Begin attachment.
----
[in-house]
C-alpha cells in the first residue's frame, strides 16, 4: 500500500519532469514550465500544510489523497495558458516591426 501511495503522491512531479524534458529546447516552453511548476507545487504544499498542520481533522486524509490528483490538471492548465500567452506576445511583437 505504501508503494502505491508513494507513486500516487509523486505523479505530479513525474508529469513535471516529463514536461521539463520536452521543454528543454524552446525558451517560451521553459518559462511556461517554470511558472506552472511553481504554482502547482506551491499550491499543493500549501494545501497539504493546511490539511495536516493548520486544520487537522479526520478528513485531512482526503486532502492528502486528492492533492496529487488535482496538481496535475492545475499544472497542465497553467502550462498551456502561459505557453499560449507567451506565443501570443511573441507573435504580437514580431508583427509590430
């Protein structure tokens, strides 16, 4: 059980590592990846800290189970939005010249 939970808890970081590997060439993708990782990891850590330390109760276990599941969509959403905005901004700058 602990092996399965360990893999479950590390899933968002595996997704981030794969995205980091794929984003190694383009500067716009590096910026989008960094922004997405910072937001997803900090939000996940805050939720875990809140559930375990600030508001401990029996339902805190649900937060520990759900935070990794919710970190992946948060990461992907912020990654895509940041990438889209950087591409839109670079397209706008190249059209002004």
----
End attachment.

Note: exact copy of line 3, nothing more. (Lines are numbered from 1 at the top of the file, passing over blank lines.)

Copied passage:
């Protein structure tokens, strides 16, 4: 059980590592990846800290189970939005010249 939970808890970081590997060439993708990782990891850590330390109760276990599941969509959403905005901004700058 602990092996399965360990893999479950590390899933968002595996997704981030794969995205980091794929984003190694383009500067716009590096910026989008960094922004997405910072937001997803900090939000996940805050939720875990809140559930375990600030508001401990029996339902805190649900937060520990759900935070990794919710970190992946948060990461992907912020990654895509940041990438889209950087591409839109670079397209706008190249059209002004």